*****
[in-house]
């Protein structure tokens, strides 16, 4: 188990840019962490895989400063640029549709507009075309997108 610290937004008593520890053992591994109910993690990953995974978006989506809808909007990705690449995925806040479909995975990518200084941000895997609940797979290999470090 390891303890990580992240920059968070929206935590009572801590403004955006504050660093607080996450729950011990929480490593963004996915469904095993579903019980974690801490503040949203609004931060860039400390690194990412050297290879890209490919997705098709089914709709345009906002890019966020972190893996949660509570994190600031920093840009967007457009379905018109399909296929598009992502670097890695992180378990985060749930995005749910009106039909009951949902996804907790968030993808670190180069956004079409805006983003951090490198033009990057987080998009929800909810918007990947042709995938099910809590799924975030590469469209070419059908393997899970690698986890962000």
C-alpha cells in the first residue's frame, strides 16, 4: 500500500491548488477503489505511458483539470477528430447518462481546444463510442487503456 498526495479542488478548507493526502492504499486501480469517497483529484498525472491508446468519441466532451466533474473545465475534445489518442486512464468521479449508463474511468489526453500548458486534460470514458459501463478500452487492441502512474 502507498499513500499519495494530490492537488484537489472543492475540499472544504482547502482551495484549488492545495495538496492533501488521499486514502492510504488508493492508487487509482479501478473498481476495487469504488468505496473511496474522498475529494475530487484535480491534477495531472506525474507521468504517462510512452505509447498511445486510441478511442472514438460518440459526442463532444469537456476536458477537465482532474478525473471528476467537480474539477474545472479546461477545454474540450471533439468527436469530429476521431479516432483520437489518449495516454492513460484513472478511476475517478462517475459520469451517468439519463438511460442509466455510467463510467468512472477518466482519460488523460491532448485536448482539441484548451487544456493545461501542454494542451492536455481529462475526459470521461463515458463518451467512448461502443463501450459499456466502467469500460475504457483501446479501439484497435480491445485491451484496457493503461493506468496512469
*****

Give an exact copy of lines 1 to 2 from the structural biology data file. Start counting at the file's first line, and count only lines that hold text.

[in-house]
């Protein structure tokens, strides 16, 4: 188990840019962490895989400063640029549709507009075309997108 610290937004008593520890053992591994109910993690990953995974978006989506809808909007990705690449995925806040479909995975990518200084941000895997609940797979290999470090 390891303890990580992240920059968070929206935590009572801590403004955006504050660093607080996450729950011990929480490593963004996915469904095993579903019980974690801490503040949203609004931060860039400390690194990412050297290879890209490919997705098709089914709709345009906002890019966020972190893996949660509570994190600031920093840009967007457009379905018109399909296929598009992502670097890695992180378990985060749930995005749910009106039909009951949902996804907790968030993808670190180069956004079409805006983003951090490198033009990057987080998009929800909810918007990947042709995938099910809590799924975030590469469209070419059908393997899970690698986890962000």